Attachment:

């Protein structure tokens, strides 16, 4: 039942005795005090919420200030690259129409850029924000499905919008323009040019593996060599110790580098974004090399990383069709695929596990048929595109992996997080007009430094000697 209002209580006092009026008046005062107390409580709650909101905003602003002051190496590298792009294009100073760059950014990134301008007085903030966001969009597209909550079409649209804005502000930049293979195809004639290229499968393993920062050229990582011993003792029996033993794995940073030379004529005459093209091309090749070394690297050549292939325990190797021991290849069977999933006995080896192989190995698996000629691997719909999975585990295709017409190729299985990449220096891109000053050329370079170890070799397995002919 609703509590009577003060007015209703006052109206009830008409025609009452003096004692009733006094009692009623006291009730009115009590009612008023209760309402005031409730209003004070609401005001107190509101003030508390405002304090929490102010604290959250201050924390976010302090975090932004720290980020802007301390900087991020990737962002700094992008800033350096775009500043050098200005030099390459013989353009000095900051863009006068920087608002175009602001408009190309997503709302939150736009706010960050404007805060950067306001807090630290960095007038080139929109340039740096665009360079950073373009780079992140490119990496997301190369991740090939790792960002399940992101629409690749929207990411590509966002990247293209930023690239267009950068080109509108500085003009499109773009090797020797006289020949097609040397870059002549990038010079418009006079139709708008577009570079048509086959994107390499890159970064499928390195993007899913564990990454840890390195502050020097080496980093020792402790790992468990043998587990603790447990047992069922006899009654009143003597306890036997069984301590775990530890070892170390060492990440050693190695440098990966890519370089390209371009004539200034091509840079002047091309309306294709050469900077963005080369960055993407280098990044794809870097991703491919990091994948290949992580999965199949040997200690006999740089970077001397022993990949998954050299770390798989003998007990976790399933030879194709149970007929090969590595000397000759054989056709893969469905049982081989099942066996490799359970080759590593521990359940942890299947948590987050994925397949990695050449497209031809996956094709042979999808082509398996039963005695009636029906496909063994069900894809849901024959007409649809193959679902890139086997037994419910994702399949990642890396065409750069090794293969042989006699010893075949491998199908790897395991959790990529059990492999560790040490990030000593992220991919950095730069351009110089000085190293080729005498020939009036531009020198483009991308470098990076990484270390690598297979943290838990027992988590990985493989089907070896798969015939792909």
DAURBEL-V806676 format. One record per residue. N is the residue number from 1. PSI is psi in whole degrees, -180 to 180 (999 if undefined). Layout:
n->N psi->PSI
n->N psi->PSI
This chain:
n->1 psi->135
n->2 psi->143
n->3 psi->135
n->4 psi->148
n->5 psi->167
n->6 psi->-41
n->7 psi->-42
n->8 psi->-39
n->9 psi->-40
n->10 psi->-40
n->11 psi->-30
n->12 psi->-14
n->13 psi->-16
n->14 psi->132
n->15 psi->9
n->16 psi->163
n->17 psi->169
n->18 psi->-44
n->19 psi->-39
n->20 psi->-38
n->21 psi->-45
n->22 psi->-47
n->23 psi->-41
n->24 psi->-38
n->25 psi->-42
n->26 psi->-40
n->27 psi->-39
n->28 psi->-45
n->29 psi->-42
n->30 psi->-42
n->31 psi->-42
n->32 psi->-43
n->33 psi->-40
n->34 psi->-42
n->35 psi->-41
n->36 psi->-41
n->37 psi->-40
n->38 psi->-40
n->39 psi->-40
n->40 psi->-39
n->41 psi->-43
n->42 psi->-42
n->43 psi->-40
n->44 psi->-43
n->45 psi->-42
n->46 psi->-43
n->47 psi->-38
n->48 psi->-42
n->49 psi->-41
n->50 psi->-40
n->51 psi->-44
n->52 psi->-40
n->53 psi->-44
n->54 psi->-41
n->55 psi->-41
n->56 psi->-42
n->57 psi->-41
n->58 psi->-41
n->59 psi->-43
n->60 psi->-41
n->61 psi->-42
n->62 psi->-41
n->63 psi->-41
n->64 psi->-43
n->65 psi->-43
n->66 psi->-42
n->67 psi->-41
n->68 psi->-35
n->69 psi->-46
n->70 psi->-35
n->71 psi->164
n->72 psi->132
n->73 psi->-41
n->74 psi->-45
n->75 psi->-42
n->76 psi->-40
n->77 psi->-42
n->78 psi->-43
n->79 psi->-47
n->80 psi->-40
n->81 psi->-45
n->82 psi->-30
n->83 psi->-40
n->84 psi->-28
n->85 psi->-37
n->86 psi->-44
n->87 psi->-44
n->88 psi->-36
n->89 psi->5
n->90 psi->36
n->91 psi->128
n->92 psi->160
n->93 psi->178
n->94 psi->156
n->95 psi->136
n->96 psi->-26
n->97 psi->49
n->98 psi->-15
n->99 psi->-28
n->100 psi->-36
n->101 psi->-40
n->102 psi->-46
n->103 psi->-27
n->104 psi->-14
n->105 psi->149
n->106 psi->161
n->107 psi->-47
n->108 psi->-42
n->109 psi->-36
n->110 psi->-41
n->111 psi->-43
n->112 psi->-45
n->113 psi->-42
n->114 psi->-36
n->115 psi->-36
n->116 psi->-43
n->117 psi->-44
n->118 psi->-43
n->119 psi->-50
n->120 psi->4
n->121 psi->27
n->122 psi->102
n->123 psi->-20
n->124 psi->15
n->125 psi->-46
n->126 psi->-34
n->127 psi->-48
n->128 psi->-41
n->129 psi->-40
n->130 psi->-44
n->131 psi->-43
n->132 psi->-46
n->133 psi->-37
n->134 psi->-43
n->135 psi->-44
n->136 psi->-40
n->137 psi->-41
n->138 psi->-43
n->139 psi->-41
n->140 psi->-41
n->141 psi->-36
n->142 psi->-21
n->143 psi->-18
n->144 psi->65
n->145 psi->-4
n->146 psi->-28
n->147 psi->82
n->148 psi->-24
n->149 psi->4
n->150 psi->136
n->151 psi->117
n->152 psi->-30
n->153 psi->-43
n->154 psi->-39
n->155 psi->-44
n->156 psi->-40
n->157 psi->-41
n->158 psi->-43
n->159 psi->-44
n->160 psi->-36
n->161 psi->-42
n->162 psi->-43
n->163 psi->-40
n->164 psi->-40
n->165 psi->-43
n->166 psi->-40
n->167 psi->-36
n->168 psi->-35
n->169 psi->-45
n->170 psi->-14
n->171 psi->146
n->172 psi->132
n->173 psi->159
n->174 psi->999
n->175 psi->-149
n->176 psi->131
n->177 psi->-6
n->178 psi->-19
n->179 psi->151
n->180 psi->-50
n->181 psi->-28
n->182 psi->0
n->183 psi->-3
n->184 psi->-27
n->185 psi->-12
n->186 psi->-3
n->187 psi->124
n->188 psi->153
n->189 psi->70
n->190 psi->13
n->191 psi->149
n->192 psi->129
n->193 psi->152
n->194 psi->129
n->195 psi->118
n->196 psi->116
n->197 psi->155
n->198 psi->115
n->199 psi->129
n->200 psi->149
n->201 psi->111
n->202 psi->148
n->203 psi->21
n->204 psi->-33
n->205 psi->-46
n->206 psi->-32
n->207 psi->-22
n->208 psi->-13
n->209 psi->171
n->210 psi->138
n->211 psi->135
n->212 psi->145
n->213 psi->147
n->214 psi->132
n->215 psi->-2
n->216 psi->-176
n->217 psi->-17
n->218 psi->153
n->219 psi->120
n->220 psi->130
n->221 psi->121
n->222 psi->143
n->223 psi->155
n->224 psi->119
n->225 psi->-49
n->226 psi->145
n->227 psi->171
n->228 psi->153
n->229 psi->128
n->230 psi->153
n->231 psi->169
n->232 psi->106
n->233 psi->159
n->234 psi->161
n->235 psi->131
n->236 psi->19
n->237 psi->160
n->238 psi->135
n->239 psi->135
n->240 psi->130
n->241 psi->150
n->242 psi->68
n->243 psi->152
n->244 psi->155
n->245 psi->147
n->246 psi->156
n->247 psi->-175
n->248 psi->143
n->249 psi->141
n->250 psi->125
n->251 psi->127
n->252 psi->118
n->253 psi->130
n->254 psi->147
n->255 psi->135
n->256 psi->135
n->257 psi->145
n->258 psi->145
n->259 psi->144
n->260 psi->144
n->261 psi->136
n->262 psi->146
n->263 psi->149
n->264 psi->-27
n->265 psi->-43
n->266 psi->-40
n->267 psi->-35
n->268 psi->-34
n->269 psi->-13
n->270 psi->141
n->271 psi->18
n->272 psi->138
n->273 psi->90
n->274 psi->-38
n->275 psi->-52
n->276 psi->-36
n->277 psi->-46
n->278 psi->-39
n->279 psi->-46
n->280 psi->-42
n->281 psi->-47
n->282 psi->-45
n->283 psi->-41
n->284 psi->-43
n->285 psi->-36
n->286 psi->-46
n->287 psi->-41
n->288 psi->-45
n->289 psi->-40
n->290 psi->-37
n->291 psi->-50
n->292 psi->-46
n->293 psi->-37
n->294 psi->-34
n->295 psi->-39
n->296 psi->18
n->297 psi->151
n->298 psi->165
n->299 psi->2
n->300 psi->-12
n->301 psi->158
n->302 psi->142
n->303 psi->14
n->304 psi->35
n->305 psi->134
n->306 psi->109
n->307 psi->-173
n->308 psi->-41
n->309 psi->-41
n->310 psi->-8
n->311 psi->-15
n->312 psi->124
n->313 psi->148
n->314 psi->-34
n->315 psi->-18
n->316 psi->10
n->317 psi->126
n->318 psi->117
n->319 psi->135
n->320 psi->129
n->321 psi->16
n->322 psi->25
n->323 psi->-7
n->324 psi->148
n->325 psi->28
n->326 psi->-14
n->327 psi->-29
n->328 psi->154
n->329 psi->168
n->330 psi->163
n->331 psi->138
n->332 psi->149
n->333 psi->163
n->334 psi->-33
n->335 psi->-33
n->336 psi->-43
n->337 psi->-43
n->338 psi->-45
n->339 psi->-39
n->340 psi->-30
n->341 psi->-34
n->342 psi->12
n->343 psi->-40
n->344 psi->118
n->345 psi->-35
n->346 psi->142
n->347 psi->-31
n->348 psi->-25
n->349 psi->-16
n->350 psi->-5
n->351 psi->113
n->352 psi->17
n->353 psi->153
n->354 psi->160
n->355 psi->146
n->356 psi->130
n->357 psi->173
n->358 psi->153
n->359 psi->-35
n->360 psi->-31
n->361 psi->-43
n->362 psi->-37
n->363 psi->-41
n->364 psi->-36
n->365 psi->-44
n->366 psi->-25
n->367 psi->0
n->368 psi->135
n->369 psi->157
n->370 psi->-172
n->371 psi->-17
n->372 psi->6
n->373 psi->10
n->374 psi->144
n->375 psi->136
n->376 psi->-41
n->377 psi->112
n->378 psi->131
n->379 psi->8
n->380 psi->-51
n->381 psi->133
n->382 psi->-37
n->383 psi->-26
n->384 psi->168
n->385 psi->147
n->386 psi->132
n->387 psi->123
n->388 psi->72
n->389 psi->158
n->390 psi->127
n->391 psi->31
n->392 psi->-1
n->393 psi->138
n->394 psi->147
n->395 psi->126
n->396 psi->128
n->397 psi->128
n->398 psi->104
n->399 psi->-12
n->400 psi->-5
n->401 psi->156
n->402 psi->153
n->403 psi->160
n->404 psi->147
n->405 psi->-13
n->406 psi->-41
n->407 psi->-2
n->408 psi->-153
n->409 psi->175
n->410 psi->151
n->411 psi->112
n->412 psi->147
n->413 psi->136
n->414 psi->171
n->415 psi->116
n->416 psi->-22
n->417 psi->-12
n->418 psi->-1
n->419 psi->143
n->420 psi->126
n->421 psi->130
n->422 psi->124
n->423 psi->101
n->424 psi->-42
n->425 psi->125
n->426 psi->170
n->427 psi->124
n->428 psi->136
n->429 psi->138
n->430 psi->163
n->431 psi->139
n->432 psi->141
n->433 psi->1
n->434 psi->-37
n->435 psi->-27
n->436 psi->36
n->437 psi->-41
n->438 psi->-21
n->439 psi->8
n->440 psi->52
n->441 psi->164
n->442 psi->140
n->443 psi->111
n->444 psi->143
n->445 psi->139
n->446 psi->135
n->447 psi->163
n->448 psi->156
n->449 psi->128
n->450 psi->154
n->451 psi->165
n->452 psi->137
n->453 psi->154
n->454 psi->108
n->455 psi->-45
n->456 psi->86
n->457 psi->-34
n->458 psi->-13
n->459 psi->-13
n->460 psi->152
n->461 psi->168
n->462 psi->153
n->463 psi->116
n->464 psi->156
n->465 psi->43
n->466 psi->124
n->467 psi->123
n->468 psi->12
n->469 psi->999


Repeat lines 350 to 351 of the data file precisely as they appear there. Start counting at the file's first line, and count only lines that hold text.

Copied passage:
n->345 psi->-35
n->346 psi->142